PIXAR prove yet again that no one can match them when it comes to combining comedy with truth, writes Alistair Harkness
Inside Out (U)
Directed by: Pete Docter, Ronaldo Del Carmen
Voices: Amy Poehler, Phyllis Smith, Bill Hader, Lewis Black, Mindy Kaling, Kaitlyn Dias
Just when it seemed as if Pixar was becoming too reliant on churning out sequels to its first wave of impeccably crafted hits (we’ll discount the bafflingly successful Cars from consideration here), along comes Inside Out to remind us of the jaw-dropping conceptual flights of fancy the animation studio is capable of pulling off.
Set mostly inside the head of an 11-year-old girl called Riley whose personified feelings govern her everyday actions, the film shows how Anger (Lewis Black), Fear (Bill Hader), Disgust (Mindy Kaling) and Sadness (Phyllis Smith) start to dominate Riley’s life when she moves with her family from Minnesota to San Francisco. The trauma of this move – she misses her friends, her room, the freezing weather that allowed her to go skating on the lake – has created an emotional crisis in Riley (Kaitlyn Dias) that she doesn’t know how to express to her loving but harassed parents (she’s also starting to pick up on their anxieties about money and jobs). This leaves the formerly dominant Joy (voiced by Amy Poehler) with a battle on her hands to regain control of this once-happy little girl’s mind which, in the film’s most audacious and brilliantly imagined conceit, is shown to be an elaborate theme-park-like land consisting of interlinked islands representing the different formative aspects of her personality, all precariously held together by her brain and the memories she’s forming on an ongoing basis.
That’s a pretty abstract concept for any film, but it’s a testament to Pixar that in the 20 years since Toy Story’s release, the studio has made it their mission to raise the storytelling bar above even the technological one. For all the dazzling visual wonders present in Pixar’s back-catalogue, the progression from talking toys to talking emotions is more impressive and certainly wouldn’t have been possible without first making us experience the existential loneliness of a waste-management robot in Wall-E, or feel in the first five minutes of Up the very real heartache of a long and loving marriage haunted by an inability to have children.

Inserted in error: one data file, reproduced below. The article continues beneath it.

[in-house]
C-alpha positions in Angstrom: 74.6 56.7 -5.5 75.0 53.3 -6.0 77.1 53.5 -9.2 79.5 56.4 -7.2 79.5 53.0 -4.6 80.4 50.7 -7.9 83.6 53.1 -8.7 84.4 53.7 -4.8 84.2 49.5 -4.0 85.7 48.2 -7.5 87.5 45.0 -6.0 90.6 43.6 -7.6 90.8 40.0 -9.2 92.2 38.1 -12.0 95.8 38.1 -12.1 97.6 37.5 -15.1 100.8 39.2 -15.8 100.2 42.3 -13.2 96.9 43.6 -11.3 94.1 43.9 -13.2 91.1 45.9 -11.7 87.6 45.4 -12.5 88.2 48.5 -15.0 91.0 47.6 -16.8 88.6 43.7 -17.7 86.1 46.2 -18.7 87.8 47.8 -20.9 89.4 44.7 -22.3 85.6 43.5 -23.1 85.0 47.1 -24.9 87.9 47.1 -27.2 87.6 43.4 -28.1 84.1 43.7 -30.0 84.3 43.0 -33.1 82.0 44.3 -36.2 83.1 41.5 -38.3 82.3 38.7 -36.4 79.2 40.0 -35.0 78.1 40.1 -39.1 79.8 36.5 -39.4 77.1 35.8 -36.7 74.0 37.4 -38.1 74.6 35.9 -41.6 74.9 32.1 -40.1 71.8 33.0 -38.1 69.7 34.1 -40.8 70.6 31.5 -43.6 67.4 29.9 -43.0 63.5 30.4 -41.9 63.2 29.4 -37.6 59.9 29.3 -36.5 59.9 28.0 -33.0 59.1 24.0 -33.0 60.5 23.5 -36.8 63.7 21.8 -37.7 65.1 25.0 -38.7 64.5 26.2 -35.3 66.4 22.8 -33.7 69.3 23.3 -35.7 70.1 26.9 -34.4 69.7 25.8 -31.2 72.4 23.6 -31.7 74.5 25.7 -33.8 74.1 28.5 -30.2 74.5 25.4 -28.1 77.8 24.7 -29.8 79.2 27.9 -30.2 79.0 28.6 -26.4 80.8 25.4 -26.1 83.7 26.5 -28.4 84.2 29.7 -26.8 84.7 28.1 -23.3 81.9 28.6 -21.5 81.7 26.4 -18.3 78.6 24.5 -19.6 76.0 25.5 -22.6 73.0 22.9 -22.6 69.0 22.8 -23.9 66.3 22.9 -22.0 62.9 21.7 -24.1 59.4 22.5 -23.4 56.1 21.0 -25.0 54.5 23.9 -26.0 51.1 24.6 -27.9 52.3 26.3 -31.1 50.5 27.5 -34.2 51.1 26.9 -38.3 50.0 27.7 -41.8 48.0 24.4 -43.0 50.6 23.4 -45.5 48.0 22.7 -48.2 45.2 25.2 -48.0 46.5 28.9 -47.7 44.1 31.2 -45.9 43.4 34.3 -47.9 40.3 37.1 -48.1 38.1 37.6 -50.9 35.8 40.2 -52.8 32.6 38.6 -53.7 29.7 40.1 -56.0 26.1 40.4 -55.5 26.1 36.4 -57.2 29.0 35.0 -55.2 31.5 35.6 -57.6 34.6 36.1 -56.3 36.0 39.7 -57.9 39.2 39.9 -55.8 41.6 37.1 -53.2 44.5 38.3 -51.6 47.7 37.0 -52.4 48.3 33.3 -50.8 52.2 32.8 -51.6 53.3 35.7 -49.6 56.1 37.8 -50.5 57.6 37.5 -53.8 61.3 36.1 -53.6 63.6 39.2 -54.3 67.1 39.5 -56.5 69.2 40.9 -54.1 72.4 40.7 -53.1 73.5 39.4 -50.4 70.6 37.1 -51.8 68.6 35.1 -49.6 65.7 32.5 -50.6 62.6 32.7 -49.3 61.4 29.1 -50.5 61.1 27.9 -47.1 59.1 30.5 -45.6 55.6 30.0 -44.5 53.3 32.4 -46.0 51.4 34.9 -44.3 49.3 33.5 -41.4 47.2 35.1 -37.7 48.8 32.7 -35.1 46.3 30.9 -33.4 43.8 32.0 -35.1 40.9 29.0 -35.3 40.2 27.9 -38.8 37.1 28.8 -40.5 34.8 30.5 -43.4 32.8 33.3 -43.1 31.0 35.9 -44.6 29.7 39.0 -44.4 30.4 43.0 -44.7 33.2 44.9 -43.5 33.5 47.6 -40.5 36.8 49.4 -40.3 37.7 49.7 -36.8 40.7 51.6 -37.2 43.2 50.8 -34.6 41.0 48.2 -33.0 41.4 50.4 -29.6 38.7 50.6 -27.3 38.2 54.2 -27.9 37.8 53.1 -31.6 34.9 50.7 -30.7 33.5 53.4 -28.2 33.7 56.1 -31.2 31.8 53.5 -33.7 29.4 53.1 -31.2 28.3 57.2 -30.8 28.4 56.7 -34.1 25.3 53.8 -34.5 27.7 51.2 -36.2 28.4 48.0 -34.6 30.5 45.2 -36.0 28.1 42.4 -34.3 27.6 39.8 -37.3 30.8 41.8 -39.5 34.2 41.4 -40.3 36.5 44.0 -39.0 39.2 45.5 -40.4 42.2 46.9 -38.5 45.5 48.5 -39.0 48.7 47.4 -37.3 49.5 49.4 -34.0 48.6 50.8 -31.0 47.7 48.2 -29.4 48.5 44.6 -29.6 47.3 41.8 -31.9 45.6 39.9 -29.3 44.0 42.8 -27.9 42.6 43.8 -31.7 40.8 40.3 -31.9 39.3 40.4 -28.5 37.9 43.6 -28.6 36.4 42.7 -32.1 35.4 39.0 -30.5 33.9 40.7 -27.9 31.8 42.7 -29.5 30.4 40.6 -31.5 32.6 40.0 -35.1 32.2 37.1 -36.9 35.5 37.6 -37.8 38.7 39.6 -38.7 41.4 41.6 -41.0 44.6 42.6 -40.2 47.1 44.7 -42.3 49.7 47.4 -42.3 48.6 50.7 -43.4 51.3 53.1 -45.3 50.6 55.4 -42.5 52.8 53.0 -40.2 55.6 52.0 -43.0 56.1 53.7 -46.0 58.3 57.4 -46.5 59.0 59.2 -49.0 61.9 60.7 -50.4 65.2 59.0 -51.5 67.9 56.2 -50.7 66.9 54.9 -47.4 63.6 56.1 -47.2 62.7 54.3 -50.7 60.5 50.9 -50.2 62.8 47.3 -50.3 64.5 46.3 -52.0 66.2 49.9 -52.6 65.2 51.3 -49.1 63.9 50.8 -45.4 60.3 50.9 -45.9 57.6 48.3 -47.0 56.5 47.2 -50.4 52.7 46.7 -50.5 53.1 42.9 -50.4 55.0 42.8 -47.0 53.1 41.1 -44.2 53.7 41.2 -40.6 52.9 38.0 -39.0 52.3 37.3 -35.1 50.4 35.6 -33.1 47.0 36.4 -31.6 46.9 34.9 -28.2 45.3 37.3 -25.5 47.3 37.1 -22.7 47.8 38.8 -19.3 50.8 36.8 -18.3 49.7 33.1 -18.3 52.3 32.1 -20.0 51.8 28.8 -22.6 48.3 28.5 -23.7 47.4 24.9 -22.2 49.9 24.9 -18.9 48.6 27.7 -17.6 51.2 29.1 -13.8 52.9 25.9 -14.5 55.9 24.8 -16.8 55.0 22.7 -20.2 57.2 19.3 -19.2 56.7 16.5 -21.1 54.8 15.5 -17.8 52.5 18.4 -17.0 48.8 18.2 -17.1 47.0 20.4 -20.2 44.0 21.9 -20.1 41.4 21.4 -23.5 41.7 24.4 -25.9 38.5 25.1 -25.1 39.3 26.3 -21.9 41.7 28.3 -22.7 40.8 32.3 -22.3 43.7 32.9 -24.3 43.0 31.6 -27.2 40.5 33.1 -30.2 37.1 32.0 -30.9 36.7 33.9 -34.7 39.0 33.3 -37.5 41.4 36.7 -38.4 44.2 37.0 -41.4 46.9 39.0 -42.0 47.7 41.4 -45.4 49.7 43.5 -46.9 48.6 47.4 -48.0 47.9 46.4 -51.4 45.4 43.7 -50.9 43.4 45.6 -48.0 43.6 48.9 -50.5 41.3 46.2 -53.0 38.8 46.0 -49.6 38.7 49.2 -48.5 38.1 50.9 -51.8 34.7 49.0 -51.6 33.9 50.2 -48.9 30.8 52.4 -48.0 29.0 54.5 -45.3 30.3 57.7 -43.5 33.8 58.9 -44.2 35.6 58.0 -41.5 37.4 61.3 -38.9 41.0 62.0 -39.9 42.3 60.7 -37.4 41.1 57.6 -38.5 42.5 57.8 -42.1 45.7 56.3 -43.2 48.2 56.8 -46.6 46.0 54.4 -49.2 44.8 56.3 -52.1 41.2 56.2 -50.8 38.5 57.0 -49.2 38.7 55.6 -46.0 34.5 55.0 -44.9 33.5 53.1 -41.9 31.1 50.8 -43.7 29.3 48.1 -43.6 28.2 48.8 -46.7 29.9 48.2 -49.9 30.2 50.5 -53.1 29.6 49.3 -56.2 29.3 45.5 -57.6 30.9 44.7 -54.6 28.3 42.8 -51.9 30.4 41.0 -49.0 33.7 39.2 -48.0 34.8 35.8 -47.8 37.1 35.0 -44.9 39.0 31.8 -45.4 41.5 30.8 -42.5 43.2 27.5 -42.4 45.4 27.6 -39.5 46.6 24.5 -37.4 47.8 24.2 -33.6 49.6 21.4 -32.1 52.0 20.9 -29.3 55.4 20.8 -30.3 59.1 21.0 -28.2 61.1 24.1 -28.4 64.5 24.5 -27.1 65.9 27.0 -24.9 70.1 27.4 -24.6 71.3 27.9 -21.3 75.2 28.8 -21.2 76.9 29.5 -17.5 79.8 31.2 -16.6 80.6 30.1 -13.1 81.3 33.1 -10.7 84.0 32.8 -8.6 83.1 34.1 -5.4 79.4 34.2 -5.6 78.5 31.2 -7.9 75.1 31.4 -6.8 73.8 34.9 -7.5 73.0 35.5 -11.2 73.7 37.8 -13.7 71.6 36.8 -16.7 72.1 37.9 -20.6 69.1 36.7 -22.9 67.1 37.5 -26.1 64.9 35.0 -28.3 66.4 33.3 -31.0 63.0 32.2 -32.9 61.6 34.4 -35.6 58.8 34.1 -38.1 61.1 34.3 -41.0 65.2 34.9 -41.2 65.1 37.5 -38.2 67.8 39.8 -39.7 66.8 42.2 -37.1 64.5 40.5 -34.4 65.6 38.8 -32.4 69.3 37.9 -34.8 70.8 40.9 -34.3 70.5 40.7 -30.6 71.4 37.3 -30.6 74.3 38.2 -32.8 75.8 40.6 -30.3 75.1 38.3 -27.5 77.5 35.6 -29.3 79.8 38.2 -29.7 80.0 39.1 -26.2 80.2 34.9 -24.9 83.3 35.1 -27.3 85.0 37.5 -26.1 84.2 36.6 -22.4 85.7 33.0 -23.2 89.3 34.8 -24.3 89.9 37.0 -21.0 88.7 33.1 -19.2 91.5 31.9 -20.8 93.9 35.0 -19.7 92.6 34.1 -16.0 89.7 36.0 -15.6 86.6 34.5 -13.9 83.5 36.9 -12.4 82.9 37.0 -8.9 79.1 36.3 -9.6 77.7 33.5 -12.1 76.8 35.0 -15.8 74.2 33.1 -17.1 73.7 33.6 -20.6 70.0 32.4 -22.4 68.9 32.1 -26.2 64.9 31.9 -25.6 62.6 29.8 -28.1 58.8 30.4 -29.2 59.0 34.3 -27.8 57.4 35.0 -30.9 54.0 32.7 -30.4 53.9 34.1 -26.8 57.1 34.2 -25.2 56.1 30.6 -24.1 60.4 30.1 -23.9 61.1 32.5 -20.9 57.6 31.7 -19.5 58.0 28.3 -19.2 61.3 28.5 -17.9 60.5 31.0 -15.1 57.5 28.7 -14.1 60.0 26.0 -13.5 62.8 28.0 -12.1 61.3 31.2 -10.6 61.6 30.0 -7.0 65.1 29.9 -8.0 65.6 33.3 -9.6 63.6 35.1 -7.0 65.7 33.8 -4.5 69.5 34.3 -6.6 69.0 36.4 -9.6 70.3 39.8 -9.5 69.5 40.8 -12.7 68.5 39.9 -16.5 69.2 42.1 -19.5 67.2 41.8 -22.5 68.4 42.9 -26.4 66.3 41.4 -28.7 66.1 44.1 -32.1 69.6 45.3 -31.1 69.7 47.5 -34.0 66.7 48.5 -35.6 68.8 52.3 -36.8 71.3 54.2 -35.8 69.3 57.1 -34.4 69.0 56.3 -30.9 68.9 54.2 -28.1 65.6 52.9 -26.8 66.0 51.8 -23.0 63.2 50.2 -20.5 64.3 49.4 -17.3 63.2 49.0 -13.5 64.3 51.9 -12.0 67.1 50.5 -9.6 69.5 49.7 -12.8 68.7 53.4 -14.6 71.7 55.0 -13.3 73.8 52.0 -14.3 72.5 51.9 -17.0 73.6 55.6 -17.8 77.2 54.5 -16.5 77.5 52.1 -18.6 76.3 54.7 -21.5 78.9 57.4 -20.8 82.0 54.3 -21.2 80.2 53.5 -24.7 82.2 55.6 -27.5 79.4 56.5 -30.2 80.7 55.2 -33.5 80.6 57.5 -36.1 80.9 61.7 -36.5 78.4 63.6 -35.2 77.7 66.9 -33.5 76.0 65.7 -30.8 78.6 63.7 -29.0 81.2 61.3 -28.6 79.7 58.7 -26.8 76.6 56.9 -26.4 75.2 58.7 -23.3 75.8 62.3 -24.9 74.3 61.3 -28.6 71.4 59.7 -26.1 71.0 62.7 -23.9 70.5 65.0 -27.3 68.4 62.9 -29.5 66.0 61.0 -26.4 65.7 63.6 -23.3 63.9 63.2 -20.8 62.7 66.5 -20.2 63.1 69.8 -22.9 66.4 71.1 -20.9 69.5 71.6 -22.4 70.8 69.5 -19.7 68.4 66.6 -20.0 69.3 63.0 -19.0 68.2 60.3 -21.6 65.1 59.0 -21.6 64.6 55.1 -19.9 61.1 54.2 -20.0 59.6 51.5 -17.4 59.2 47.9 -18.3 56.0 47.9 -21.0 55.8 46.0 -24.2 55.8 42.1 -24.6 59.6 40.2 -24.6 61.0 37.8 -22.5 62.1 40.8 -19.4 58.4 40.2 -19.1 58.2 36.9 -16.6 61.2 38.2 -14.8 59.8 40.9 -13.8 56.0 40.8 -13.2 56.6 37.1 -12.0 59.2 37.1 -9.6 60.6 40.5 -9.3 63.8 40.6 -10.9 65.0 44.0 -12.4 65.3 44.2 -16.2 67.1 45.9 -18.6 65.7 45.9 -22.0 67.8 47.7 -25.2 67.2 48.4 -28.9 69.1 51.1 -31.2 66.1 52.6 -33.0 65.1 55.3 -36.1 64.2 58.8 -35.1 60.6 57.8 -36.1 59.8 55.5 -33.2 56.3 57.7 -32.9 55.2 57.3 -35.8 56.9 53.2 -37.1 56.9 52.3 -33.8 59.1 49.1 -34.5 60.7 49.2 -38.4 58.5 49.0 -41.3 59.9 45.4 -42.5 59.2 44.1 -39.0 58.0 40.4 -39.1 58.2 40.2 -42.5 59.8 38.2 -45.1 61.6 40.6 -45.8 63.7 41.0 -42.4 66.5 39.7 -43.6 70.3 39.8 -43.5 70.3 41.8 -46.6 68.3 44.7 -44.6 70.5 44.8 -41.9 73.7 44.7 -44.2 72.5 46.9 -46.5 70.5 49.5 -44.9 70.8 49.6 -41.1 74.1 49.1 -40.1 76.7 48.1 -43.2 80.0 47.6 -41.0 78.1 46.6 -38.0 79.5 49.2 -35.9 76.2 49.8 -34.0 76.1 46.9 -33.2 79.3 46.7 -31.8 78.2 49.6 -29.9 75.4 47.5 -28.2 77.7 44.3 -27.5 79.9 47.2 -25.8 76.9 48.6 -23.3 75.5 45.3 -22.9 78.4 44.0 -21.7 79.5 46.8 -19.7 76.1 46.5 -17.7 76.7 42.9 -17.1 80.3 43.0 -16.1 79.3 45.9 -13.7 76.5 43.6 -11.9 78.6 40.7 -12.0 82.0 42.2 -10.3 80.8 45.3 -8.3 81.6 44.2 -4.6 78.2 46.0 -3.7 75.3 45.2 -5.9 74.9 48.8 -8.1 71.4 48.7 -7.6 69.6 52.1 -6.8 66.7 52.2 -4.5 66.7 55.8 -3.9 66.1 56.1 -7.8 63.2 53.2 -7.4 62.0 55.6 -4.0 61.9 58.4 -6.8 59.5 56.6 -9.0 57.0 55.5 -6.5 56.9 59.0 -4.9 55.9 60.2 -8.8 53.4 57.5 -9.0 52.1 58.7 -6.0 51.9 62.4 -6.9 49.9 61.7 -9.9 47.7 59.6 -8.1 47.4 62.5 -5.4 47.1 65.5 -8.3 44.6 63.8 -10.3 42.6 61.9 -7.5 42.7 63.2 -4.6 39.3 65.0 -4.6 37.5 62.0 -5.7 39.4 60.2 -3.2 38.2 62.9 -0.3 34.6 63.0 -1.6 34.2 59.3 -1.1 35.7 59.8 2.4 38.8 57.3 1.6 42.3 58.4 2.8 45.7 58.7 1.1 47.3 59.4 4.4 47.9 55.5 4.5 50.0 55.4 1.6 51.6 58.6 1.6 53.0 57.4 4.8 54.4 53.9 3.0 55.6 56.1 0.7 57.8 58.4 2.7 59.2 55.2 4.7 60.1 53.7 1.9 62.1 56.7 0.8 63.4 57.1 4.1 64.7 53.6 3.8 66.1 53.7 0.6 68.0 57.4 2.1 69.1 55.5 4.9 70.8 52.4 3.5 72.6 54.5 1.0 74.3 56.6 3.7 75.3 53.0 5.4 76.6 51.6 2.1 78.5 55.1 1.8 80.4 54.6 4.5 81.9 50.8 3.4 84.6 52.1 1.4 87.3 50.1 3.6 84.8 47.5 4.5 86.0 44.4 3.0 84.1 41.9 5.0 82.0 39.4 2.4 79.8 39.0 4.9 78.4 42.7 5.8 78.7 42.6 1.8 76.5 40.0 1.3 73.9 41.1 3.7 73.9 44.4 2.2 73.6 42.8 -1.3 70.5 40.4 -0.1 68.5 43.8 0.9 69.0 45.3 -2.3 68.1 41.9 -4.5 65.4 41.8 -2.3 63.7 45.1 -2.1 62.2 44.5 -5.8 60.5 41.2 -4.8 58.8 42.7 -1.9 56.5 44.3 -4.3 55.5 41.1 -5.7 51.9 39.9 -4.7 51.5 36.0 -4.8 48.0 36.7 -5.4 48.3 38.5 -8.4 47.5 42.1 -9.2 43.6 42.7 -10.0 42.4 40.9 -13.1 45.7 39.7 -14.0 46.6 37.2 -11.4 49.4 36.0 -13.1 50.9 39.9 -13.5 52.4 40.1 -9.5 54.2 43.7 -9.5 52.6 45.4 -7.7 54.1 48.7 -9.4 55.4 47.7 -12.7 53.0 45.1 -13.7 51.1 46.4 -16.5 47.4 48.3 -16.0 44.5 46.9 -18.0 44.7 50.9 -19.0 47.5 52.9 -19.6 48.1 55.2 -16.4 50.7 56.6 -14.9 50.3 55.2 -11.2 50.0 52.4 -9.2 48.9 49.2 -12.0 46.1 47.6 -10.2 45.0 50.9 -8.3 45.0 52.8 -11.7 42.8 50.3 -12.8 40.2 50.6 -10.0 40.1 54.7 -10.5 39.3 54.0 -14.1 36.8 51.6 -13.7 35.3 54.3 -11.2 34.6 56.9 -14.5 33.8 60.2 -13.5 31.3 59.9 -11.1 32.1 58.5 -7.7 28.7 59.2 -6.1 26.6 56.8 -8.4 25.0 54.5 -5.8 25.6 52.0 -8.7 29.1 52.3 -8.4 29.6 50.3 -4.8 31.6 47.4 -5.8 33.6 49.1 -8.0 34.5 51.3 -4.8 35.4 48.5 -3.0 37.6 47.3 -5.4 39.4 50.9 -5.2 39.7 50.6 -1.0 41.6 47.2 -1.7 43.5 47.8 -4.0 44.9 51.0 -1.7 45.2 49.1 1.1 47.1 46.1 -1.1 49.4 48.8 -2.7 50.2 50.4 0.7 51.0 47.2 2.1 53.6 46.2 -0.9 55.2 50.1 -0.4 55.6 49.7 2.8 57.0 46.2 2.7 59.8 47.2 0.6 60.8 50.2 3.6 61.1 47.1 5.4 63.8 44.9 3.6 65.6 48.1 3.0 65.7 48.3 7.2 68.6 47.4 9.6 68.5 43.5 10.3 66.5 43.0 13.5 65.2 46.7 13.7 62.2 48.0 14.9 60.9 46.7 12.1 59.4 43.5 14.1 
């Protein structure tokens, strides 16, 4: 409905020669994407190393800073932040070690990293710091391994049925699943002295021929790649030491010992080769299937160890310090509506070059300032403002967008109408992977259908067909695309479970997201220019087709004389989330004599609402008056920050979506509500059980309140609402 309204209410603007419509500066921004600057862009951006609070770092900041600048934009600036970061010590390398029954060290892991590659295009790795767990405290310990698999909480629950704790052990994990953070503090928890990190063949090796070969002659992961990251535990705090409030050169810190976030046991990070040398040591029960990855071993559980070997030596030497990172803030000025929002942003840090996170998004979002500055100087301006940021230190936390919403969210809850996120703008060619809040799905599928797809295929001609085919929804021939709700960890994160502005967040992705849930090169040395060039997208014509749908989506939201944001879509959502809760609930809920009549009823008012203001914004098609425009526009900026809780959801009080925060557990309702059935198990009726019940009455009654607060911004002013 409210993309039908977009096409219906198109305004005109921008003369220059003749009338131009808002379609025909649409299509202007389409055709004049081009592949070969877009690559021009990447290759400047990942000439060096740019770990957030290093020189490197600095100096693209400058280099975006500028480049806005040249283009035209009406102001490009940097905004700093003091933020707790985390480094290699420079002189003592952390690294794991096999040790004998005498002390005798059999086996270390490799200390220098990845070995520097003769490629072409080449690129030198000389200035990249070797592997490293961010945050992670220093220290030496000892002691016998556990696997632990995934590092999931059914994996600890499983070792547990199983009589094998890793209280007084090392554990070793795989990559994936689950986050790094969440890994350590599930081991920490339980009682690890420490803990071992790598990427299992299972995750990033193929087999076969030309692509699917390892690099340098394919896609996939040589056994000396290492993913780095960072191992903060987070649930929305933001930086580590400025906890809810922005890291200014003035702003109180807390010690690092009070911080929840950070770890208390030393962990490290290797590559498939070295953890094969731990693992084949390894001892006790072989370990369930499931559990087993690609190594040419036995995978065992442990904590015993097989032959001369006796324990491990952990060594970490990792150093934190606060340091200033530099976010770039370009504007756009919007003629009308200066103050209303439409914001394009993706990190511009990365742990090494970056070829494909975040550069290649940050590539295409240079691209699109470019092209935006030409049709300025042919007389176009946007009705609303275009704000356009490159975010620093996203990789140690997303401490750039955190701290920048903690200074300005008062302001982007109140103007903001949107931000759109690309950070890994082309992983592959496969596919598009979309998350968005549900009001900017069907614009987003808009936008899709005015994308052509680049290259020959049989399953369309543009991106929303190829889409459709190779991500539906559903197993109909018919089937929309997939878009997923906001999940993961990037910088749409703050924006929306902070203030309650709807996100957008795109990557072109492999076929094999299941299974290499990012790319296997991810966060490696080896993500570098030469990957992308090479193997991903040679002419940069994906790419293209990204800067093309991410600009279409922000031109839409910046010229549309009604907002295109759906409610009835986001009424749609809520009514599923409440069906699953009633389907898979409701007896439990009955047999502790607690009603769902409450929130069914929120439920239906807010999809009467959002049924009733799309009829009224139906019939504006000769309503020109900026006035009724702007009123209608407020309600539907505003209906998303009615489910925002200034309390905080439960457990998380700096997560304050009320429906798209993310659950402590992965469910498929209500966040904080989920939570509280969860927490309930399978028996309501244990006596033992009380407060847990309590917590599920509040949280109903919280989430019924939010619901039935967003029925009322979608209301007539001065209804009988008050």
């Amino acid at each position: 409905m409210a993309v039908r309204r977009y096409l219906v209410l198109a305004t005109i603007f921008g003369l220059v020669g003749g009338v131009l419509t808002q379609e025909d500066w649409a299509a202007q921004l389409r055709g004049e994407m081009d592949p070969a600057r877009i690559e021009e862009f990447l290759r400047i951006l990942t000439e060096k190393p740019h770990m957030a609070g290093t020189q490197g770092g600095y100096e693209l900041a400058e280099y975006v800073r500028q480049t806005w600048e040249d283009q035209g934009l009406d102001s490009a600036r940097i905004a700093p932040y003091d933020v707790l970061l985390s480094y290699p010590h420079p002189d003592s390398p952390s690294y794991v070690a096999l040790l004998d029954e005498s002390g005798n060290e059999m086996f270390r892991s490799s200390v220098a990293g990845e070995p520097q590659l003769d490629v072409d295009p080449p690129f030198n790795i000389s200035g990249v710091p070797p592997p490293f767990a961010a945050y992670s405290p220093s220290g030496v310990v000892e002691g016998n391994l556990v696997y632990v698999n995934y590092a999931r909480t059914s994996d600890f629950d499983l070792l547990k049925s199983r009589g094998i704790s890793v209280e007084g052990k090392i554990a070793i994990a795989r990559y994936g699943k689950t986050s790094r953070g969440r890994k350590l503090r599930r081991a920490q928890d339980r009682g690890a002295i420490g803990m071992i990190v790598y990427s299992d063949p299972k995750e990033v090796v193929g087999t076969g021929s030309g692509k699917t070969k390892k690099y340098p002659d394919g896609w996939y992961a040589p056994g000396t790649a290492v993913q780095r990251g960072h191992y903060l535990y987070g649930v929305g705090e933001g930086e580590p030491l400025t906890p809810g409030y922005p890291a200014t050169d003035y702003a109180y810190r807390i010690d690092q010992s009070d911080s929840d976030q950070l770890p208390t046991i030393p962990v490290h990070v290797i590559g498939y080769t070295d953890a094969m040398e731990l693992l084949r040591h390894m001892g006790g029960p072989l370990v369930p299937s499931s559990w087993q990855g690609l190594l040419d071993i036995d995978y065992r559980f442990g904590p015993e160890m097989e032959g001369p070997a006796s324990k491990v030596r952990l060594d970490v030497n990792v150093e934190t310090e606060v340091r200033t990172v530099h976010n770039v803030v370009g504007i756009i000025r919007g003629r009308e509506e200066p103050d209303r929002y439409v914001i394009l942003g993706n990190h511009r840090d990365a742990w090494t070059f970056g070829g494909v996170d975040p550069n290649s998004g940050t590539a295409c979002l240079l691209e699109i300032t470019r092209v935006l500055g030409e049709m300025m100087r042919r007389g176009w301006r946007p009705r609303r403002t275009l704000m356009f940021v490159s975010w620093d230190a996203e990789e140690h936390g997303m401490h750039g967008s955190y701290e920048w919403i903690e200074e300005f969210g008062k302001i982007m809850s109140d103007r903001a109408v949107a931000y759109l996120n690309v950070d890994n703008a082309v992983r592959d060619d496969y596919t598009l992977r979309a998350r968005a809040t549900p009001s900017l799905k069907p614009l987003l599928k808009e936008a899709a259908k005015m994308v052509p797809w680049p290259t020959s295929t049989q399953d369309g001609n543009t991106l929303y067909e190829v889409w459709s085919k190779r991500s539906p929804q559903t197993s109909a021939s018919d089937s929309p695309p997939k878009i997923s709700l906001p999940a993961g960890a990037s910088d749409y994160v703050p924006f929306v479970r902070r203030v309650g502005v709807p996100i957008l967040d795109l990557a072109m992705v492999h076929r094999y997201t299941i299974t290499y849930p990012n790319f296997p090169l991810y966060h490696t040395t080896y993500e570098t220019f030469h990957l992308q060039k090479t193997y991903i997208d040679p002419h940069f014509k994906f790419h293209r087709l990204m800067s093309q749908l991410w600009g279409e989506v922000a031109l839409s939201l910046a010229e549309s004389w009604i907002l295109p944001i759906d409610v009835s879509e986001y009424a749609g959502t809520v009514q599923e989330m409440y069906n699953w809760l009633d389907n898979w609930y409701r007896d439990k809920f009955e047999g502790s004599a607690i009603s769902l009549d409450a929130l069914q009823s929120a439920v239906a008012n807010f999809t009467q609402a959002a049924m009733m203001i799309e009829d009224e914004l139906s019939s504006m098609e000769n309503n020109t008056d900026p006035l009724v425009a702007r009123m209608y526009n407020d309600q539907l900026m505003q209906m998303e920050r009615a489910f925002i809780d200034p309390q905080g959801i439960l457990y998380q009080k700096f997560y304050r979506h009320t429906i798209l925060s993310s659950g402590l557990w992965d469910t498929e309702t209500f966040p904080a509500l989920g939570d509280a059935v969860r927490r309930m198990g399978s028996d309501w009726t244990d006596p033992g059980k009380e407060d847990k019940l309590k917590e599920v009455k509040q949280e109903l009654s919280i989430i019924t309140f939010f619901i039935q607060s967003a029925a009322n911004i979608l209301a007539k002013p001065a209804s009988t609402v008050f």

Inside Out surpasses even those efforts, though. It is Pixar’s most emotionally complex film yet, not least because it understands how children think and isn’t scared of commenting on the potentially debilitating effect shielding kids from unhappiness may have on their own development. Joy, for instance, is forever trying to keep Sadness at bay in Riley’s head because she’s worried that her melancholic disposition will infect the “core memories” – rendered here as portable crystal ball-like spheres – that give Riley a sense of her self.
But Joy’s own insecurities about Sadness exacerbate rather than prevent the problem she’s trying to solve, her altruistic determination to suppress her colleague proving as futile as the efforts of Riley’s parents to get their little girl to cheer up by forcing a smile.
The correlation between the characters’ interior and exterior lives is beautifully handled here, with directors Pete Docter (Up) and Ronaldo Del Carmen working hard to provide entertaining links between the complicated thought processes going on behind each facial expression.
This is also the source of some of the film’s funniest moments, particularly when we briefly enter the heads of Riley’s mum and dad (voiced by Diane Lane and Kyle MacLachlan) or, in a hilarious and, alas, all-too-accurate gag late on, the head of a teenage boy.
The rest of the film is a veritable treasure trove of jokes, sly philosophical observations and ingeniously rendered set-pieces, the delights of which should be left for individual viewers to unpack without spoilers.
For all the implicit mind-bending wonder in its central premise, though, the film remains accessible and easy to understand without ever feeling watered down – yet another sign of Pixar’s storytelling prowess.
But that’s also a sign of how well the studio casts its movies. Most of Inside Out’s vocal talent has been sourced from American television comedy, which gives the characters the feel of old friends whether you’re familiar with the shows or not.
Poehler in particular lives up to her character’s name, riffing on the adorable officiousness of her Parks and Recreation creation, Leslie Knope, to play Joy as a tireless bundle of positive energy whose management of Riley’s brain is driven by an unflappable commitment to securing her overall happiness and wellbeing. As Sadness, Phyllis Smith (the American version of The Office) offsets this with a wonderful Eeyore-like quality.
Far from being a vortex of negativity, though, Sadness’s lack of discernible purpose in Riley’s life – neither she nor Joy quite know what role she’s supposed to play in it – only makes her melancholic nature more winsome. We feel for her because deep down we know it’s okay to feel sad.
Without sadness, after all, joy loses its meaning – a message this film embraces with heartbreaking delight.
THIS WEEK’S FILM RELEASES
Directed by: Mia Hansen-Løve
Starring: Félix de Givry, Pauline Etienne, Greta Gerwig, Brady Corbet